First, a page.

India may be the home of Bollywood, but the lights, camera and action doesn’t stop there. Hollywood film-makers have used the sub-continent not only as a backdrop for many classic productions but more and more Indian themed movies depicting values, cultures and lifestyle have inspired writers, directors and producers to weave the Indian culture and it’s themes into entertaining storylines. In the last decades, there have been a variety of films depicting a mix of Indian and western culture highlighting how Indian culture has seeped its way into popular culture. With talents of Meera Nair, Deepa Mehta, Gurinder Chadha, showcasing Indian culture in their productions, Hollywood directors and stars are becoming more involved in Indian themed films, slowly more diversity is being seen in cinemas globally, and second generation Indian actors are flying the dramatic arts flag high and proud. Here’s a selection of some of my favourites…
- The Darjeeling Limited
Three estranged brothers, Francis , Peter and Jack who haven’t spoken in over a year after the passing of their father. They decide to reunite for a train trip on a “spiritual journey” across India, with the hope of connecting them together. The brothers each have their own personal melodramas, and they soon fall into old patterns of behaviour as the real reason for the reunion is revealed as a visit to their mother in a Himalayan convent. Director Wes Anderson brings together a cast of his usual suspects, Owen Wilson, Anjelica Huston, Adrien Brody, and Jason Schwartzman. Typical of Anderson movies, Darjeeling Limited is quirky, clever and full of classical and nostalgic indian charm. Get on board with this movie!
2. Bend It Like Beckham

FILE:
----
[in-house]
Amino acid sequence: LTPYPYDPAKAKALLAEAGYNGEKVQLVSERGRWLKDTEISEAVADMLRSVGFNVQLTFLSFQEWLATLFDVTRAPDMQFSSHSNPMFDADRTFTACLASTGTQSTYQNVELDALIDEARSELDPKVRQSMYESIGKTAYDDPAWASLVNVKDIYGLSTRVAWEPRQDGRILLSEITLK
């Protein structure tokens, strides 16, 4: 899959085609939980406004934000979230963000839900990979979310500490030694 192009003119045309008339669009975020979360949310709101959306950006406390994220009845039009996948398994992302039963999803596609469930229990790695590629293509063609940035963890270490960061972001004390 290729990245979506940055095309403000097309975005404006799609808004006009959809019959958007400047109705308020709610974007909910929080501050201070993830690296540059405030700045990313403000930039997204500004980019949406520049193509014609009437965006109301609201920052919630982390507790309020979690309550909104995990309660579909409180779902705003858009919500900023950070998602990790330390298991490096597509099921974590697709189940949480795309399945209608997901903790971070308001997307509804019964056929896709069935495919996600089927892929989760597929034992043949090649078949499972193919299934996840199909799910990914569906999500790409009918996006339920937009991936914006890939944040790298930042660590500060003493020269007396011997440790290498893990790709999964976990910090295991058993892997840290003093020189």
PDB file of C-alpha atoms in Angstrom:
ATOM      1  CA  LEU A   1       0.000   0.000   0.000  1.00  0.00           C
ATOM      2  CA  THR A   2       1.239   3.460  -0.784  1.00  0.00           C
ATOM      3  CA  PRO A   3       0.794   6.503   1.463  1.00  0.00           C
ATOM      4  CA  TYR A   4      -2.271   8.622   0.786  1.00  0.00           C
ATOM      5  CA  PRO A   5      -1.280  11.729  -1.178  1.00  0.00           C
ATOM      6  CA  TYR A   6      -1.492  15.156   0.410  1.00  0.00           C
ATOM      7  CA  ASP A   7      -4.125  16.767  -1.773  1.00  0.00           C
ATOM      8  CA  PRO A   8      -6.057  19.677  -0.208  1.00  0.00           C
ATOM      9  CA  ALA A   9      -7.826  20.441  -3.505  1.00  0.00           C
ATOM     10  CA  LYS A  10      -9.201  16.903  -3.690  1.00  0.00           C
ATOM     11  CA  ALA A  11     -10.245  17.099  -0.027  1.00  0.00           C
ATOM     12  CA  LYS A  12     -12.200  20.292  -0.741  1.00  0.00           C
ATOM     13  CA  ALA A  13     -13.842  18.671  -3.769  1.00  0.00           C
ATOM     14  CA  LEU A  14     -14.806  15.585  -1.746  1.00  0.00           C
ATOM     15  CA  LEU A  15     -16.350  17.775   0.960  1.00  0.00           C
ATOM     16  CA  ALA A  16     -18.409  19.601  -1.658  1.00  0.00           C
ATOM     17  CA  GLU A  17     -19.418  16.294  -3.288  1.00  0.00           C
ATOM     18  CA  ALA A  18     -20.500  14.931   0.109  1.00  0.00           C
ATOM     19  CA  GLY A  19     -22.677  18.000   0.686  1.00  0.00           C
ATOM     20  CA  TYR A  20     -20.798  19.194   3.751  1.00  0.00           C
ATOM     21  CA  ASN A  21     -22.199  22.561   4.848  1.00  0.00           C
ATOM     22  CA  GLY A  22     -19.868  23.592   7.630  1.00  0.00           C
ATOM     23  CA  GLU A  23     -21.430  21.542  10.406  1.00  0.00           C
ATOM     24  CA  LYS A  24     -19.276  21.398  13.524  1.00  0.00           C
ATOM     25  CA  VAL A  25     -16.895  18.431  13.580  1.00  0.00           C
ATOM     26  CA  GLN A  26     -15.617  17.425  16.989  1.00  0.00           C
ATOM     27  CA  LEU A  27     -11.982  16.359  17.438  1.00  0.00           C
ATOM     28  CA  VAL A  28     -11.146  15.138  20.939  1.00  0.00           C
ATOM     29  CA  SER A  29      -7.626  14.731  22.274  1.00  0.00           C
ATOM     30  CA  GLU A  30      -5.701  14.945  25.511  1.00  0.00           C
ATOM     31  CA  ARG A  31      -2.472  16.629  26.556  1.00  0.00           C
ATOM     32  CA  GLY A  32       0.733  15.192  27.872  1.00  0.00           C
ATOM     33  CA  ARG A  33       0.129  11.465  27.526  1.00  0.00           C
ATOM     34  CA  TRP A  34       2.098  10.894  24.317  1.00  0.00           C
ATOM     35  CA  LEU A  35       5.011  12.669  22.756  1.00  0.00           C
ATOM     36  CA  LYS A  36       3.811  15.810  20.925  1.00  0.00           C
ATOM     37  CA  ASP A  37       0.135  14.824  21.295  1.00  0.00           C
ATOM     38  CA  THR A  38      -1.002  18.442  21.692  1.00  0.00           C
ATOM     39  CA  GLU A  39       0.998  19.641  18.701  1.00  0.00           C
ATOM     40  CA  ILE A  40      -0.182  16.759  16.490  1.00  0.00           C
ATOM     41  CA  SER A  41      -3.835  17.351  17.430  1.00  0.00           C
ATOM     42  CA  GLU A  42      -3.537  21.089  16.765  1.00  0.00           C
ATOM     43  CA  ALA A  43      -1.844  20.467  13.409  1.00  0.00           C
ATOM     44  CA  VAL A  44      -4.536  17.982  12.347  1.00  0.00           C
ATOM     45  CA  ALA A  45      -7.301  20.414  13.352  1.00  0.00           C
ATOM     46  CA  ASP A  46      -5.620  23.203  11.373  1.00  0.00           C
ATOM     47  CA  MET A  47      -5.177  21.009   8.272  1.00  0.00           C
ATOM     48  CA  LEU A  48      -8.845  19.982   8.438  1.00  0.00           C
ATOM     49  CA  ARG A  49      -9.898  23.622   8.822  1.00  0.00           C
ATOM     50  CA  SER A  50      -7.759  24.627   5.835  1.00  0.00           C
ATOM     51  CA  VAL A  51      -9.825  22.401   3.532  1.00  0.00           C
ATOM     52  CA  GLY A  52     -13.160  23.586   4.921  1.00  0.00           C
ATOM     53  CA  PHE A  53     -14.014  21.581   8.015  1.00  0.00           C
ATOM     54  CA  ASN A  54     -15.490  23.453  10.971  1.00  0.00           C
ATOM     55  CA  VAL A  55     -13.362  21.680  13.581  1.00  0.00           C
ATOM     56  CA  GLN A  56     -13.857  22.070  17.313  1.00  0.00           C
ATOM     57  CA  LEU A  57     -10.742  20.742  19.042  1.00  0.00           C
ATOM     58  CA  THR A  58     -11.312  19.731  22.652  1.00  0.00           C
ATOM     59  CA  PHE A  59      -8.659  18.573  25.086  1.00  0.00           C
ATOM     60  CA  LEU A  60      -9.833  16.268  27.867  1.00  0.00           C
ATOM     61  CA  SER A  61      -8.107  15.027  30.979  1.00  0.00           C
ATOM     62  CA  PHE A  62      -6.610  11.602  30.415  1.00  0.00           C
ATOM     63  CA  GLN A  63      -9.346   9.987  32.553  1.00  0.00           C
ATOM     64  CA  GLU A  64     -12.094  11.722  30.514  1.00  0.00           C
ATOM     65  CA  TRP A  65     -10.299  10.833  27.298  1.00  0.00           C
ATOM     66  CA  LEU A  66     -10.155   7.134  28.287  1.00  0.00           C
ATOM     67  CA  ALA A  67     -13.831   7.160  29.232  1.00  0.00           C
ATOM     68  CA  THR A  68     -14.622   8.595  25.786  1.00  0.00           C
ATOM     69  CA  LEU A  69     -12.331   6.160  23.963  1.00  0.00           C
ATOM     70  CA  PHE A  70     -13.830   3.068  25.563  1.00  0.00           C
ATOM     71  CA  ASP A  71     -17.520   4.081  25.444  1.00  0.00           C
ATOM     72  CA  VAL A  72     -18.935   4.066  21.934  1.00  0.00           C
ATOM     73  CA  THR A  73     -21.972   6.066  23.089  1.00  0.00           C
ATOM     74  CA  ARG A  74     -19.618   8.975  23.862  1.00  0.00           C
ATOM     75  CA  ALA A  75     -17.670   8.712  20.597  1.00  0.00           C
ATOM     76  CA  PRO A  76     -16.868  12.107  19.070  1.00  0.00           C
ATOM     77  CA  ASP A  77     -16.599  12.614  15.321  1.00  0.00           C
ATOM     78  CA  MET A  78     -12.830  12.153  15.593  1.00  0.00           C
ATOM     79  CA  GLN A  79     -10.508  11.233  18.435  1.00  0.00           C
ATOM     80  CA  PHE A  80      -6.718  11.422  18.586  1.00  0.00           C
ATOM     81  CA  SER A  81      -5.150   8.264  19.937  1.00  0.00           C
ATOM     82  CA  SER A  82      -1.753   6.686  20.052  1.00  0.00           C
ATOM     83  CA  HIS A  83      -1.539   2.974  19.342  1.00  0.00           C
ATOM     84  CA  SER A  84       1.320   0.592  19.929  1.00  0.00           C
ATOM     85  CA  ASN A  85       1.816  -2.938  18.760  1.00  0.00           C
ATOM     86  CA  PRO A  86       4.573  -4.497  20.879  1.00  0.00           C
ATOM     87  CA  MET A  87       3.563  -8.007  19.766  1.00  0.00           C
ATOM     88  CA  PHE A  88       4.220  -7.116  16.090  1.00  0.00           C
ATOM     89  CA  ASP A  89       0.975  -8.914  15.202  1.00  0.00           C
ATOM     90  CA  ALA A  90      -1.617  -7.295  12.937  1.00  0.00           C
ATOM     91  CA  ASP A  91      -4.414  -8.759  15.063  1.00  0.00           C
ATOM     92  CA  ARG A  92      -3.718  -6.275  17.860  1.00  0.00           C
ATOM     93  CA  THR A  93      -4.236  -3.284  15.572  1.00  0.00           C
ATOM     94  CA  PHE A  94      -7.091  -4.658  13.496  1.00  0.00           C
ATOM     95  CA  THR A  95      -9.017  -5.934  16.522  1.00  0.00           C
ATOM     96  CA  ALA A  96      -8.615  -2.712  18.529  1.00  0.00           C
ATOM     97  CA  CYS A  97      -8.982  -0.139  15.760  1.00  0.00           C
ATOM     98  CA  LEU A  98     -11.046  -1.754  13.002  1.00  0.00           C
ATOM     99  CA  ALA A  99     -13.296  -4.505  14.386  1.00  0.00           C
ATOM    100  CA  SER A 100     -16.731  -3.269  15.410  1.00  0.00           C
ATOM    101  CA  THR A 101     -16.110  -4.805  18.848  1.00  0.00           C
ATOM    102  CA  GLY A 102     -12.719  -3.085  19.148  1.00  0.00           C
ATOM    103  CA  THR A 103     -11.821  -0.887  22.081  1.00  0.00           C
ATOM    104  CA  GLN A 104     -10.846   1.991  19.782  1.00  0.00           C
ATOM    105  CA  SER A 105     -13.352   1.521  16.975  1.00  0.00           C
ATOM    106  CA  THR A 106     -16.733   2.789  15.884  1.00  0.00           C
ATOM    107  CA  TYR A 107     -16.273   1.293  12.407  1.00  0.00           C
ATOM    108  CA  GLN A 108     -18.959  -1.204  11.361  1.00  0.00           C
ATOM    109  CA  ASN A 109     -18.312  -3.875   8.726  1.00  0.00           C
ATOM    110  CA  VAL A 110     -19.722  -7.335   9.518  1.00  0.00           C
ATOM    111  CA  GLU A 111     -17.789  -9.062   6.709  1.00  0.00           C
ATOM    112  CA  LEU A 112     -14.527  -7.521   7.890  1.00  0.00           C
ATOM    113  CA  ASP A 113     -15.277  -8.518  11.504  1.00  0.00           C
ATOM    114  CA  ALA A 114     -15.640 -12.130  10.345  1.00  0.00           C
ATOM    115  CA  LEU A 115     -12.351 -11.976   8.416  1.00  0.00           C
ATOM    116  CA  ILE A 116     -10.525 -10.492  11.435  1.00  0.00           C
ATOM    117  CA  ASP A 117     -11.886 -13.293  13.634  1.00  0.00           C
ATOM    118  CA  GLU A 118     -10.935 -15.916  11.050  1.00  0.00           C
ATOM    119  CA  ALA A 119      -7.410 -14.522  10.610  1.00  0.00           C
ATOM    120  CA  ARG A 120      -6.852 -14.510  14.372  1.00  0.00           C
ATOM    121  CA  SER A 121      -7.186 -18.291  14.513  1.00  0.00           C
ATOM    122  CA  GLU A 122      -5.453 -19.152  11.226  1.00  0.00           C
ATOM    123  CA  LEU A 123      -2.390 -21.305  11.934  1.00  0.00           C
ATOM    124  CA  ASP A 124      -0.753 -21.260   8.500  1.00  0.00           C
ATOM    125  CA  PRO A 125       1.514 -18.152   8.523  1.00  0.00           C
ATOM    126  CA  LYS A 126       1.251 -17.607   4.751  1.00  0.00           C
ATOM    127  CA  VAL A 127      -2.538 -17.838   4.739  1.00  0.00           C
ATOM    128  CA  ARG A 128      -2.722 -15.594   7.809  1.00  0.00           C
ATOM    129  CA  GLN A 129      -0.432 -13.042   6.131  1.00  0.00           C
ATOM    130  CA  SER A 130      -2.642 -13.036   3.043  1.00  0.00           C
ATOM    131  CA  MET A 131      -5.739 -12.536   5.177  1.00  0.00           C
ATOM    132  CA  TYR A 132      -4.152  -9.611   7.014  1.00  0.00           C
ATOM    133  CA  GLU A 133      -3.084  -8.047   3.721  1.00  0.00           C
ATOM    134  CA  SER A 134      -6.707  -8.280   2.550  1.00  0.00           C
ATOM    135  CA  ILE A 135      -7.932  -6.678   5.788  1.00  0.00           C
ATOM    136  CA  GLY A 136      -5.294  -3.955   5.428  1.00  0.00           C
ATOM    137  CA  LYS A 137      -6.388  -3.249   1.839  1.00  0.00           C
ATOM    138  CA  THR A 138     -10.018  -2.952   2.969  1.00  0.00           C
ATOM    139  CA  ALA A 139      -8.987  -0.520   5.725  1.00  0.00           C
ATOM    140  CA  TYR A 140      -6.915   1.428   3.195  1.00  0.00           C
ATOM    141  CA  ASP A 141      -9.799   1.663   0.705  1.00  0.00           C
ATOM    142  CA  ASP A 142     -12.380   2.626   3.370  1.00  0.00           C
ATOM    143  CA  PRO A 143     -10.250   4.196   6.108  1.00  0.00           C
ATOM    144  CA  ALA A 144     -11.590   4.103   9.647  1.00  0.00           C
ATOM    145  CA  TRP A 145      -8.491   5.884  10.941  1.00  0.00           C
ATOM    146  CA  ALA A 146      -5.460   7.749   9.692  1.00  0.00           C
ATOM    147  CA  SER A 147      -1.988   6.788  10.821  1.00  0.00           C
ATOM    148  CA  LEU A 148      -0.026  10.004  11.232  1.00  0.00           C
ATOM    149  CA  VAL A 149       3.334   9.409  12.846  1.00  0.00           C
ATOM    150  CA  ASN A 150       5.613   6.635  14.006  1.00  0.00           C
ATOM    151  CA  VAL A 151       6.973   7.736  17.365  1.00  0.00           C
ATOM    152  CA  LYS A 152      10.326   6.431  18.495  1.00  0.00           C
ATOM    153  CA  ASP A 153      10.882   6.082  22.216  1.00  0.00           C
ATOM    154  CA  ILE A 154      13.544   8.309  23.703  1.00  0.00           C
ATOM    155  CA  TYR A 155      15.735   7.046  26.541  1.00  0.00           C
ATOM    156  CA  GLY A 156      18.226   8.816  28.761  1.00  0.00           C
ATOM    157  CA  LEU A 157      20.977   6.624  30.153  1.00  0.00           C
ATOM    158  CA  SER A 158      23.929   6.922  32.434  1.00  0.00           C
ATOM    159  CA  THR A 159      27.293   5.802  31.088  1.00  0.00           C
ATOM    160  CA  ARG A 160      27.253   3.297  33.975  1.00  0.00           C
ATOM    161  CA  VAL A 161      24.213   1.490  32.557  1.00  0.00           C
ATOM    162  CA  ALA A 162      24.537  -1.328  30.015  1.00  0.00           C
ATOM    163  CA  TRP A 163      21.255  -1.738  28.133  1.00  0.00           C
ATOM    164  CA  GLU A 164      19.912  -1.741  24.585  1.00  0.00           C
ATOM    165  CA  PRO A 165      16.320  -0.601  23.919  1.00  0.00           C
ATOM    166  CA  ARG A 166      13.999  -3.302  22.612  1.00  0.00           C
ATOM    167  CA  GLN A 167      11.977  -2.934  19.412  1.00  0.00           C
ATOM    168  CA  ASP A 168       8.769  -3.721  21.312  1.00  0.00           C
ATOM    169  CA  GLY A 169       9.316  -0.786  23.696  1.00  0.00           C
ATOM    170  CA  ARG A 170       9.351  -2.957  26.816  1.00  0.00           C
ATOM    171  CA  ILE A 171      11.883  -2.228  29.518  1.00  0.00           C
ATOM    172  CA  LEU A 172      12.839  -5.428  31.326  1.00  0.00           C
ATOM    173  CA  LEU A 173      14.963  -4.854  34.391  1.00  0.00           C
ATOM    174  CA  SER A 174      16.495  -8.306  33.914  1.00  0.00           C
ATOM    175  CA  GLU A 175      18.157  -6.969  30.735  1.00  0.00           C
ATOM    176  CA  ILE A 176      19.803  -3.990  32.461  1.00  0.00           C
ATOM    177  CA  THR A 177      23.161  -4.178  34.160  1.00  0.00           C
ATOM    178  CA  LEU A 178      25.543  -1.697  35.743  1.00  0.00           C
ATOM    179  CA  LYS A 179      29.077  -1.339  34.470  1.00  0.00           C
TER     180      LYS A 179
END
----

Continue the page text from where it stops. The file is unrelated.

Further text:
“You don’t even know how to cook Aloo Gobi!“. This hilarious comedy by Director Gurinder Chadha is a Brit-Indian movie classic. Bend It Like Beckham is about Jess (Jasminder Bhamra), the daughter of a strict Indian family who dreams of playing football but her mother is more interested in her mastering the technique of how to make a round chapatti. Jess meets Jules (Keira Knightley) who convinces her to play for a semi-pro team and whilst Jess’s sister is preparing for a big fat Indian marriage, Jess also deals with her romantic feelings for her football coach. Bend It Like Beckham is a refreshing comedy about bending the rules to reach your goal. Featuring Keira Knightley and Jonathan Rhys Meyers in their early acting careers, it’s a classic second generation indian culture clash film with a timeless soundtrack and packed full of corker one-liners.
3. A Suitable Boy
Vikram’s Seth’s novel ‘A Suitable Boy’ has been described as ‘a masterpiece for the 20th century’. Adapting this impressive work to the screen was a risk, but director Mira Nair has again, worked her magic to bring one of the best novels to life. In this adaptation, the story follows university student Lata Mehta, and her mother’s quest with finding her a suitable husband, amidst the backdrop of India’s post partition. From the unsuitable to the unlikely candidates for Lata’s heart, the story also shares in the wider family politics of the Mehta, Chatterji, Kapoor and Khan families and see how the threads of these separate families weave into together to create a rich and complex tapestry of tales.
4. The Best Exotic Marigold Hotel
The cast for the Best Exotic Marigold Hotel includes British favourites Dame Judi Dench, Maggie Smith, Bill Nighy, Dev Patel to name but a few. A comedy drama about a group of seven elderly British retirees responding to an ad to travel to Jaipur where they find residence at a run down hotel managed by young, optimistic and exuberant character. As their stay at the hotel goes by, the retirees are impacted and influenced by India in different ways. Whilst they share experiences of their trip with each other, the hotel manager frantically tries to impress not only the seven residents in a bid to keep the business afloat, but also the approval of his mother and affections of his girlfriend with the best intended and lavish plans but with very little cash to see the plans through. This movie is worth a check-in with the follow up movie featuring Richard Gere.